Going by a few search box questions, here are a few ideas for rigging the Mirror dinghy, or indeed most light sailing boats.
The outhaul and the downhaul are terms we often come across. There is no ambiguity about the term outhaul, which can only mean one thing, but the term downhaul can be taken to mean what most of us sailors call the cunningham which tightens the luff of the mainsail or the boom vang. These three devices are used to trim the sail to get it into the most efficient aerodynamic shape for the point of sail.
For convenience, I will call the boom vang the downhaul, the pulley tackle used to prevent the boom rising as the sail fills with wind as the boat sails downwind. The device for tightening the luff of the sail is the cunningham.
Generally, the outhaul is loosened for light weather conditions, and tightened to de-power the sail as the wind rises. The foot of the sail should never be further from the centre of the boom than the span of one hand, about seven inches.
The downhaul is loosened for light weather conditions or for sailing downwind. It is tightened for beating and close reaching. It tightens the leech of the sail to enhance the sail’s aerodynamic properties.
The cunningham, when tightened, moves the centre of effort of the sail from the luff to the centre. Instead of pushing the boat, the wind creates a Bernoulli effect and the boat is drawn forwards, making upwind sailing (outside the windward angle of 80-90°) possible.
Using these three devices, the sailor trims or adjusts his sails to get the best out his boat. This is what they teach us at sailing school. On a dinghy, you feel whether everything is right, with a glance at the sails to check.
Many older boats do not allow for adjustment of the outhaul. The clew of the sail is simply tied to the end of the boom. Similarly, the cunningham is fixed, and the sail will not set properly for upwind or downwind sailing. Looking at some classified ads for the Zef dinghy, I noticed that the early ones had no downhaul either, relying only on the mainsheet to control the rising of the boom, even when running downwind.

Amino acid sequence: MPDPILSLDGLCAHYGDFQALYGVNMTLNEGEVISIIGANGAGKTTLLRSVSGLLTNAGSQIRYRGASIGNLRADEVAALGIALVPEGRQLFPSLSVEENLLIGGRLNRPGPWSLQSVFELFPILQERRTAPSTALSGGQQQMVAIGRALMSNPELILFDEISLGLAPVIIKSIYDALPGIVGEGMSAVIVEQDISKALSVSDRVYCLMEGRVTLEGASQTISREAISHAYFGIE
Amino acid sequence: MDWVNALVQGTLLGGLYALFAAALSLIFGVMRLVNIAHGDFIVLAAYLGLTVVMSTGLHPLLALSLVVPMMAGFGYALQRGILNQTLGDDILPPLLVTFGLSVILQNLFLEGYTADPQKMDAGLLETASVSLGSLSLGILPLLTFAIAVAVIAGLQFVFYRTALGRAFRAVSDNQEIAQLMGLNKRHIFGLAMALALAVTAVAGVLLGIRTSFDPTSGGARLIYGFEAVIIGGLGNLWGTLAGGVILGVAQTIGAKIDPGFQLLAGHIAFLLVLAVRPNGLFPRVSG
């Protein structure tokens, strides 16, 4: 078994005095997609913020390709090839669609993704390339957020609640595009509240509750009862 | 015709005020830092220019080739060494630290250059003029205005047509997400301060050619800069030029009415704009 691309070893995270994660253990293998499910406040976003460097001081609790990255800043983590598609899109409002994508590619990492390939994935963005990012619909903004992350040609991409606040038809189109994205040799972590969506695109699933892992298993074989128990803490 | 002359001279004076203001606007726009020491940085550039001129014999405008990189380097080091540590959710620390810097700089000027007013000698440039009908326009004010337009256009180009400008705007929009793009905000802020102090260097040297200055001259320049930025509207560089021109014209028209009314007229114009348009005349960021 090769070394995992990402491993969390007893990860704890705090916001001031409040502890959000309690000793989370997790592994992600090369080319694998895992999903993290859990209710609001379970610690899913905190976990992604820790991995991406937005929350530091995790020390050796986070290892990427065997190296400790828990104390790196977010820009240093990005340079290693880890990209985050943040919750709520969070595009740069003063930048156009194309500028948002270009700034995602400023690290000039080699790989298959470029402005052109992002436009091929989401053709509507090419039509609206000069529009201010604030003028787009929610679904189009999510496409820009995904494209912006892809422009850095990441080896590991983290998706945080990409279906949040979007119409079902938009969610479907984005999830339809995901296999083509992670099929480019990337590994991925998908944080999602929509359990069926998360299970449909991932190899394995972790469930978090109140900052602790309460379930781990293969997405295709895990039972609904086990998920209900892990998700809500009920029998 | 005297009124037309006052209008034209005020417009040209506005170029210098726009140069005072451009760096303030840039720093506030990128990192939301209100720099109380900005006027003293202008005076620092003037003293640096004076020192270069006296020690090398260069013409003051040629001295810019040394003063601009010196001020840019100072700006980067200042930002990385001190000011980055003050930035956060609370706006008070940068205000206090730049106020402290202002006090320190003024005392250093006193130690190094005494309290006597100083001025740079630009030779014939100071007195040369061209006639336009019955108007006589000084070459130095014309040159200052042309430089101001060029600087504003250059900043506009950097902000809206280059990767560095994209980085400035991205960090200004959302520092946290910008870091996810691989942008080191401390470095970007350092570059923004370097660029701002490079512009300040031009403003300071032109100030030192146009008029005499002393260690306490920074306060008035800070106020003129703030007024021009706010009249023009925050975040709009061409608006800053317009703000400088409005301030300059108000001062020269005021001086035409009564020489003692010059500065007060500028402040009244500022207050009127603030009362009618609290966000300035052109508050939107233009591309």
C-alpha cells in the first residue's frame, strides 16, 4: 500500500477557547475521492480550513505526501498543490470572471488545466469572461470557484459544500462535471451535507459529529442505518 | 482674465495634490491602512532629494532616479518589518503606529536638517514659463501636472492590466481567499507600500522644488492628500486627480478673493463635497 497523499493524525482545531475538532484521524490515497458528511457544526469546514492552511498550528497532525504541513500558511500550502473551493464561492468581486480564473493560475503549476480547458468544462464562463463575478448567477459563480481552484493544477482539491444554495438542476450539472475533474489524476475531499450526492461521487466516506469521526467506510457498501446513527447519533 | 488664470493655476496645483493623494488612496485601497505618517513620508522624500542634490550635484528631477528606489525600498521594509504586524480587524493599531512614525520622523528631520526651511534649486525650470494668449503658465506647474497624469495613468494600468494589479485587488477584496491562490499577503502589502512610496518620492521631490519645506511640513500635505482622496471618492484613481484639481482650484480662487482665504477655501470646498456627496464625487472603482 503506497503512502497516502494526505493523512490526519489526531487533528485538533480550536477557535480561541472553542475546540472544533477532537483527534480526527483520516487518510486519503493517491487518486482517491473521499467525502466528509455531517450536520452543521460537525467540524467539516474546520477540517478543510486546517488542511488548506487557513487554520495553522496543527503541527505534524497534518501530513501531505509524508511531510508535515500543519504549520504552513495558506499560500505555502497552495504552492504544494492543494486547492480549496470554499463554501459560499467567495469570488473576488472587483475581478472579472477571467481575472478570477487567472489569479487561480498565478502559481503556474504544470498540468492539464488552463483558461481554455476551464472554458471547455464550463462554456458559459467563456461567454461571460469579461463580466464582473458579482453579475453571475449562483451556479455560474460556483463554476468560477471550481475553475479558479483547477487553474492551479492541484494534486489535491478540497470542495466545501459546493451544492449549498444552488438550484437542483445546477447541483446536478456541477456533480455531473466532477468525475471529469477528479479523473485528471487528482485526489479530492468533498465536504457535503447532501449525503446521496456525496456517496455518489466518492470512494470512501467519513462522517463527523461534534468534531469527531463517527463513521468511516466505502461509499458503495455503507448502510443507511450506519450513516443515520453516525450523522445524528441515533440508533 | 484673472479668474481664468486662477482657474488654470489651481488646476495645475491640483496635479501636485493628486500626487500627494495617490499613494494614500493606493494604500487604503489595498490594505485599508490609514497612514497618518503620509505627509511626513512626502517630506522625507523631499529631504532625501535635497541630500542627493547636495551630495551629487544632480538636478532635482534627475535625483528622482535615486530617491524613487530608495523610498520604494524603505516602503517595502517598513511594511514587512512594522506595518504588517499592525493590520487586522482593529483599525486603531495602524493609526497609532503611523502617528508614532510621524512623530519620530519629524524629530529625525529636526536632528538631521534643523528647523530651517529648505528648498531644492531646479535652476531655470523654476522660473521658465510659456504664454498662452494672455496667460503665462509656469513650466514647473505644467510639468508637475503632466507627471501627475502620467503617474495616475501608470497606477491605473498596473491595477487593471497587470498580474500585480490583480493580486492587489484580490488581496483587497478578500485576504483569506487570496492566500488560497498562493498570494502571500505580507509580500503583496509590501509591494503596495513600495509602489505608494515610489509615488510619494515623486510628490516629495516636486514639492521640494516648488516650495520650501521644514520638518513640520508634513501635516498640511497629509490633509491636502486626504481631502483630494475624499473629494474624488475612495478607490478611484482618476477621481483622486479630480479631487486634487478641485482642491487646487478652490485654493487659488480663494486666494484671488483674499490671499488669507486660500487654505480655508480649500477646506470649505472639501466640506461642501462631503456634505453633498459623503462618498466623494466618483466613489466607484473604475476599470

Not being able to trim the sails seems to me like driving a car with no gears, just one ratio for getting the vehicle to move from a standstill up to running at top speed! A boat is trimmed not only by setting the mainsail, but also by using the jib for increased weather helm or lee helm. A dinghy’s ballast is the body of the sailor who sits on the gunwale and moves fore and aft depending on his point of sail. A bigger boat has a fixed ballast, as low as possible on the bottom edge of a generously-sized long keel. We constantly trim the boat by the rudder, the trim of the sails and where we sit.
So, I would say that all boats need to have these devices for trimming the mainsail. It suffices to learn how to use them. There are many inventions of easy-to-sail boats, but they don’t appeal to me. I like everything the old-fashioned way, and especially the traditional gaff rig. My kind of boat doesn’t win regattas, though I have to say that my little yellow gaffer with the red sails was not that far behind the Lasers and Europe Moths a couple of Saturdays ago. I prefer cruising and exploring to racing around the three buoys!
Another precise question was the form the outhaul would take. The simplest is a pulley at the end of the boom and a piece of rope cleated somewhere along the boom. My own system is the pulley at the end of the boom, a pulley about two-thirds along the outhaul rope, and the longest part running through a pulley attached to the mast, back to the pulley on the rope, back to a second pulley on the mast, and then to a cleat on the foredeck at the base of the mast. The three pulleys reduce the effort needed to haul out the sail’s clew. I can thus control the outhaul even when the boom is far out for running before the wind.
All my ropes are within easy reach – the downhaul, the cunningham and the outhaul – just afore of the centreboard. It is the Laser system I was taught with at the Glénans. This arrangement is so convenient, like leading all ropes back to the cockpit in a yacht, so that the skipper can reef (shorten) his sails when the sea gets big and the wind really starts to blow. It is a question both of convenience and safety.
See this useful presentation to get you to understand the principle of setting your sail, especially from the point of view of the outhaul (and backstay on a yacht).
Also see my older posts on rigging:
Also see this video by a very friendly-looking Australian on single-line reefing. I have installed this system on my boat, and it works.